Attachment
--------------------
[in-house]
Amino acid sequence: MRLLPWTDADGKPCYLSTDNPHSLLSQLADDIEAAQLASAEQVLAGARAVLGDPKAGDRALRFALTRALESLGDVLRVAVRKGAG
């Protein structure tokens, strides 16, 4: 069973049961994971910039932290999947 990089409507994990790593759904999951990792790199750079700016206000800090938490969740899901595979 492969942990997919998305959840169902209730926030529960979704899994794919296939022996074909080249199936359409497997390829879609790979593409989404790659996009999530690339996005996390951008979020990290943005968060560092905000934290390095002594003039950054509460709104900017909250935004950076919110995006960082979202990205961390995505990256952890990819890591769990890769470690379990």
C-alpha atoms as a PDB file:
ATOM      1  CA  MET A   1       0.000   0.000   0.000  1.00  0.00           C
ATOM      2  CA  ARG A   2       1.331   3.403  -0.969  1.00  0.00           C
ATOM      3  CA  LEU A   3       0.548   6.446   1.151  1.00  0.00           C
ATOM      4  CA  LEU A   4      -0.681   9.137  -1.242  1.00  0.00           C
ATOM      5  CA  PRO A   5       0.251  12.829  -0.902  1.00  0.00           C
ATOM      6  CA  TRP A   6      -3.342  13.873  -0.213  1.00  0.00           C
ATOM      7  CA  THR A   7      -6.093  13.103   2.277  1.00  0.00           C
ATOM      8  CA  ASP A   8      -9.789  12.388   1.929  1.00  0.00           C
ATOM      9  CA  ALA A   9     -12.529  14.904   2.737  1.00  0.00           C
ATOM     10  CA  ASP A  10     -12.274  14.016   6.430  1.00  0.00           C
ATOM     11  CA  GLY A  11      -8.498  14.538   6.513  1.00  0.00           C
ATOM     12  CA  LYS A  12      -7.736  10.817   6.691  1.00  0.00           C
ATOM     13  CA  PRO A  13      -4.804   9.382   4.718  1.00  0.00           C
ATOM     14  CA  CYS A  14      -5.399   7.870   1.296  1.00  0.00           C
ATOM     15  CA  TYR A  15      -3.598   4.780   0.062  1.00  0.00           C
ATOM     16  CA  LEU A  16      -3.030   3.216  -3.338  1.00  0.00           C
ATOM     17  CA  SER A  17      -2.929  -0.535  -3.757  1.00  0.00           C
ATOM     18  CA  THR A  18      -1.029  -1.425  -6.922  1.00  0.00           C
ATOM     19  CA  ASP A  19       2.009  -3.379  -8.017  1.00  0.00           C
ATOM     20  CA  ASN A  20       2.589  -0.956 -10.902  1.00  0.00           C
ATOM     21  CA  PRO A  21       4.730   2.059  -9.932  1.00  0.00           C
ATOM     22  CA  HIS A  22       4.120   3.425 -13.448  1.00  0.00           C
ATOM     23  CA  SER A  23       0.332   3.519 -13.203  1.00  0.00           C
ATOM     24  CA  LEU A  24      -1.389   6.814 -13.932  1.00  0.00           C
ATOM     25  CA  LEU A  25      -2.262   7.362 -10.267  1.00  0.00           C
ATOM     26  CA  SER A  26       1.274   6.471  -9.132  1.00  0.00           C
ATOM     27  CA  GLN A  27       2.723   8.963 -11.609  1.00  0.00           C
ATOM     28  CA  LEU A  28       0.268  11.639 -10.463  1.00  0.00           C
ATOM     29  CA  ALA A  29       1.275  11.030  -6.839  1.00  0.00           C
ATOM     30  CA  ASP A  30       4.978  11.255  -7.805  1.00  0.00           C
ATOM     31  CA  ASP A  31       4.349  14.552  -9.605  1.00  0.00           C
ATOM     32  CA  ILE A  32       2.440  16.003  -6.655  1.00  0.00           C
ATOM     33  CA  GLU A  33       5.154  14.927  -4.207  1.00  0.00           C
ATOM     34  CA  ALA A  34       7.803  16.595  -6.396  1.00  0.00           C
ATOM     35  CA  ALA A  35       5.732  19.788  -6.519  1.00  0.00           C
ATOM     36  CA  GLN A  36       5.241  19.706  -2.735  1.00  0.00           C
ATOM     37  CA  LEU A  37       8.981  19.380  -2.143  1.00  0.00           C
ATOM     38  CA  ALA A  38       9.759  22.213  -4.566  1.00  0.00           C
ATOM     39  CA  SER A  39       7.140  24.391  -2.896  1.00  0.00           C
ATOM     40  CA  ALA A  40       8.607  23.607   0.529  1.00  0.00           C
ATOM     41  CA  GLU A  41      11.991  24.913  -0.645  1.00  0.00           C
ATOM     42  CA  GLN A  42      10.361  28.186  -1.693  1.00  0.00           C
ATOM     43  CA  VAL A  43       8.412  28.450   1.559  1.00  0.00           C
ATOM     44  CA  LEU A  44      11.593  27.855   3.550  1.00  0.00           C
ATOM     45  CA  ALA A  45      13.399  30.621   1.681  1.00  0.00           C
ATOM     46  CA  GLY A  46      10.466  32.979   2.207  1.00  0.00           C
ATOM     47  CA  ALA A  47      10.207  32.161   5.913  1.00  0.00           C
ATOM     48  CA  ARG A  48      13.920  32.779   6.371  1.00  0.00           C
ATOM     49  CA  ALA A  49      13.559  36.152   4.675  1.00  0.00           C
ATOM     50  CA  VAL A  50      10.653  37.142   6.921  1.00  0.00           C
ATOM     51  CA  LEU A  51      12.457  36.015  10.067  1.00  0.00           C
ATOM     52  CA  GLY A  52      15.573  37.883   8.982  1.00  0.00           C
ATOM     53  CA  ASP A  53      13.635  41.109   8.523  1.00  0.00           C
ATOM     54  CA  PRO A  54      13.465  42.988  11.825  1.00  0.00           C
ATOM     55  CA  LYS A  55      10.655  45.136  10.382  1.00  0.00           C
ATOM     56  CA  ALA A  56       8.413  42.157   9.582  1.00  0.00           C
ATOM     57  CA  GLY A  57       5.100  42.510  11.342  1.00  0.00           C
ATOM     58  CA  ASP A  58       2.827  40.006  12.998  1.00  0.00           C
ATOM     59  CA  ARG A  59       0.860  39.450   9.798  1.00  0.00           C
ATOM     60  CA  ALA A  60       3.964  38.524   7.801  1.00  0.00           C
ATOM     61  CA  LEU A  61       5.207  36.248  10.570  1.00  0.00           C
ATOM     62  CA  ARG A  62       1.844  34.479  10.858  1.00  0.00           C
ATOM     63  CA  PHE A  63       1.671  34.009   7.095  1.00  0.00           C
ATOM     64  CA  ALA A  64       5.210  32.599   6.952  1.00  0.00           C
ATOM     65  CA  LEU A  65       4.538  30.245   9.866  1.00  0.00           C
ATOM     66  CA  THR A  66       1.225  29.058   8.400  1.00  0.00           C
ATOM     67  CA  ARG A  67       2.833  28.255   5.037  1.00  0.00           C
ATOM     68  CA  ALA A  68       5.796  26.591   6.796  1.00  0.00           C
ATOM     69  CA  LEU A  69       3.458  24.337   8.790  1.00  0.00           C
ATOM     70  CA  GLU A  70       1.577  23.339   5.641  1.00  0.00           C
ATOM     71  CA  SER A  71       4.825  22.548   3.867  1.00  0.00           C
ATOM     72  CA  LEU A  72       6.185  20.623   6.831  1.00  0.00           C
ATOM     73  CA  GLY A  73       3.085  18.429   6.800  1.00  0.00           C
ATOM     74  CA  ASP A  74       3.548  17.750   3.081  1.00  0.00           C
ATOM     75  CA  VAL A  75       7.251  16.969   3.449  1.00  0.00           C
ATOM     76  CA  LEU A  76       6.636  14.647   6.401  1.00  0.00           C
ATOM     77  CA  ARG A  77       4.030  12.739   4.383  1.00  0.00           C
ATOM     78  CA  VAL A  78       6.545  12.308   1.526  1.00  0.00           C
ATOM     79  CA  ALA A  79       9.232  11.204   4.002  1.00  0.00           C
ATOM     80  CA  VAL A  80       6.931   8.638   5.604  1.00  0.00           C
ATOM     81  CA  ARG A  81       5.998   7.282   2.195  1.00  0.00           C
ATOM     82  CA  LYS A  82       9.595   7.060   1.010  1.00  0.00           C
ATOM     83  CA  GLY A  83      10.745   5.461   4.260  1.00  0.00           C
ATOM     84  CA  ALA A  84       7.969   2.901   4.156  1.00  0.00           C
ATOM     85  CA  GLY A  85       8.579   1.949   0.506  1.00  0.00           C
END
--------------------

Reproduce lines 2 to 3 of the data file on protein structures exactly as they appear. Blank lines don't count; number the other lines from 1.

Amino acid sequence: MRLLPWTDADGKPCYLSTDNPHSLLSQLADDIEAAQLASAEQVLAGARAVLGDPKAGDRALRFALTRALESLGDVLRVAVRKGAG
């Protein structure tokens, strides 16, 4: 069973049961994971910039932290999947 990089409507994990790593759904999951990792790199750079700016206000800090938490969740899901595979 492969942990997919998305959840169902209730926030529960979704899994794919296939022996074909080249199936359409497997390829879609790979593409989404790659996009999530690339996005996390951008979020990290943005968060560092905000934290390095002594003039950054509460709104900017909250935004950076919110995006960082979202990205961390995505990256952890990819890591769990890769470690379990």